Financial administration of the road network in Natal.
De Sousa, Manuel Salvador.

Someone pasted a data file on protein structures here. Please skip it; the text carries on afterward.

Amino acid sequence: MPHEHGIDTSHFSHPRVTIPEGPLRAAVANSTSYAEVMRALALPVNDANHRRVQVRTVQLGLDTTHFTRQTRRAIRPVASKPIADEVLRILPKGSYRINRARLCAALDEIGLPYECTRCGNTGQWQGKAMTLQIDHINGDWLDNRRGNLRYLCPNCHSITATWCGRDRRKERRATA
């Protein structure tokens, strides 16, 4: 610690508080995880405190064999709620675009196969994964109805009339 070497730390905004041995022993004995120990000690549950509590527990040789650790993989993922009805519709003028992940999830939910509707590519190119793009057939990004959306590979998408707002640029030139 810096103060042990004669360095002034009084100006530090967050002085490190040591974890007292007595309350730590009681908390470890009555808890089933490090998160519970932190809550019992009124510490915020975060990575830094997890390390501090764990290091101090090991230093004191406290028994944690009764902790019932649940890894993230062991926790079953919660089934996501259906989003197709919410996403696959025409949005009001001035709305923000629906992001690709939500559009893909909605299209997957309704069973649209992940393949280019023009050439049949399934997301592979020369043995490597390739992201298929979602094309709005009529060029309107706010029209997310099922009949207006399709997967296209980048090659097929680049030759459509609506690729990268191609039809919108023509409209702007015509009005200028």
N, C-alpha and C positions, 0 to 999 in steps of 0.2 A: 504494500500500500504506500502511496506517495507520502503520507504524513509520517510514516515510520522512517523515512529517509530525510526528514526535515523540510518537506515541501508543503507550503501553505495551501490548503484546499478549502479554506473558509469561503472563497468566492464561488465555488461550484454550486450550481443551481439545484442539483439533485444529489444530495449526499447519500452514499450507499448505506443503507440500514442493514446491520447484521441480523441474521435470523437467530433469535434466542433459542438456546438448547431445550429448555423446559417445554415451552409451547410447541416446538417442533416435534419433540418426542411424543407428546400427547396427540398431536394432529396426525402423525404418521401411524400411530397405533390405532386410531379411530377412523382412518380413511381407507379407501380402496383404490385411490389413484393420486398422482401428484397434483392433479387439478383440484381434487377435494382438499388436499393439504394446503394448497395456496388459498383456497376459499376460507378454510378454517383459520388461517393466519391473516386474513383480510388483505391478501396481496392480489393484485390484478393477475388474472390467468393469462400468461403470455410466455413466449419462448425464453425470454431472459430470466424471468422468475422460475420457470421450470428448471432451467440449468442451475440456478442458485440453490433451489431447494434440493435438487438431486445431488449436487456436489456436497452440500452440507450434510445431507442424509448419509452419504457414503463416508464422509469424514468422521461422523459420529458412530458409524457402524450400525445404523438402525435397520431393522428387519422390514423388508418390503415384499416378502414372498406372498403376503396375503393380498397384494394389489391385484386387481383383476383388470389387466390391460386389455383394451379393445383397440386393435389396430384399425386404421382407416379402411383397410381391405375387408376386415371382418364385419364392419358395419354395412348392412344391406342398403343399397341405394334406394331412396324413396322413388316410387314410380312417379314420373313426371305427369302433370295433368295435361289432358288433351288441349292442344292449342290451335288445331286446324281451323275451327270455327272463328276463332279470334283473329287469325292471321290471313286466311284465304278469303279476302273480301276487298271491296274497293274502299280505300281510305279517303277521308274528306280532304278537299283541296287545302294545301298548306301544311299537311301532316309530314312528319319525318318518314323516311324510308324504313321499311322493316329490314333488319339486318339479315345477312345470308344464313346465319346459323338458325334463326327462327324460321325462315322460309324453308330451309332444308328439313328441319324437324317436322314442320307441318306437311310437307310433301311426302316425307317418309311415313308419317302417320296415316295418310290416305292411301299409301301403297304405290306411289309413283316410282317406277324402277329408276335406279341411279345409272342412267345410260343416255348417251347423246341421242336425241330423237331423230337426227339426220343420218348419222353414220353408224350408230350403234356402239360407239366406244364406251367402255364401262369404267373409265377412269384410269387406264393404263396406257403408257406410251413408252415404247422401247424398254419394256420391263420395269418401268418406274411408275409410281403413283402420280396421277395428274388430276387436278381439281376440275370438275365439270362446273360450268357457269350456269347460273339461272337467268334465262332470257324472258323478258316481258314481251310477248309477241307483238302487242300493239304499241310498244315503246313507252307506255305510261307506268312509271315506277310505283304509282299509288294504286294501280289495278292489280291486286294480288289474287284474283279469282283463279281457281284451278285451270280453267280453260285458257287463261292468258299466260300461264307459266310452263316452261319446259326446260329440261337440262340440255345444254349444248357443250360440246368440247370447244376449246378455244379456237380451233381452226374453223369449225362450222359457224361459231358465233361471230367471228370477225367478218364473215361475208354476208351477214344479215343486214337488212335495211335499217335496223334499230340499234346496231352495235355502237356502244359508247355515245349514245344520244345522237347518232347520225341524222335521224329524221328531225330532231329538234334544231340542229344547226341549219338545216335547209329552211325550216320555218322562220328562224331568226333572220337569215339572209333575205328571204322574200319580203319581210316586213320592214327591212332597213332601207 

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Man has always been a traveller and in the early days he followed the familiar and well-trodden routes. But man was always in search of the easiest route by following a direct line across a plain, the contours in hilly country or the course of a river. As the traffic developed, so did the function of the road for which the gradient and surface soon became important. Roads were provided as a means of moving people and goods, and as a means of communication. Throughout history, roads have been closely linked with conquest and with social and economic progress. The road infrastructure forms an integral part of the economic development of the country. The problems facing the road authorities can be summed up in one word - money. This problem became serious in 1973 with the initial oil crisis and was followed up by the rapid escalation of costs due to an adverse economical and political environment. As a result there was a reduction in the progress of new roads and a deterioration in the level of service provided by this facility. The aforementioned problem facing the provincial road authorities of a lack of funds to finance the provision and maintenance of the road network, provides a rationale for the area of study, namely the financial administration of the road network, which forms an integral part of the transport infrastructure, with specific reference to Natal. The provincial road network in Natal is funded and controlled by the Roads Branch of the Natal Provincial Administration, whilst the Department of Transport is responsible for the national road network. As a necessary prelude to the area of study, numerous preliminary details are investigated. Initially the development of Provincial Government is investigated. Thereafter the nature of public financial administration is discussed to provide an insight into the functions and processes of this administration. A theoretical perspective is provided on the budgeting systems which are currently in use. The development and classification of the road network in Natal is discussed and is followed by how the rural road network is administered. The current policies from a financial perspective, of the provision and maintenance of the provincial and national road network, is determined. It shows that there is a lack of adequate funds being provided to enable the road authorities to maintain a satisfactory level of service of the road network that is both economical and safe for the road user. The study is concluded with a few recommended strategies which will aid public administrators responsible for the provision and maintenance of the road network to gain an insight into making the most out of the limited resources. The recommended strategies cover the aspects of funding sources, financing policy, road network policy, budget control, and privatisation and deregulation. It is preferable for road financing to be attuned to what the country can afford, and the available road funds should be equitably and rationally distributed according to the physical planning needs. The most advantageous means of collecting money for the funding of road programmes is by means of a dedicated road fund which should be administered by a central road authority, namely the proposed South African Roads Board. It would be this Board's task to execute strategic and financial planning, and also monitor and co-ordinate the provision of roads, of the total road infrastructure in South Africa. The provincial road authorities will continue to execute the provincial road programmes, that is to design, construct and maintain the road network, and would include the national road network.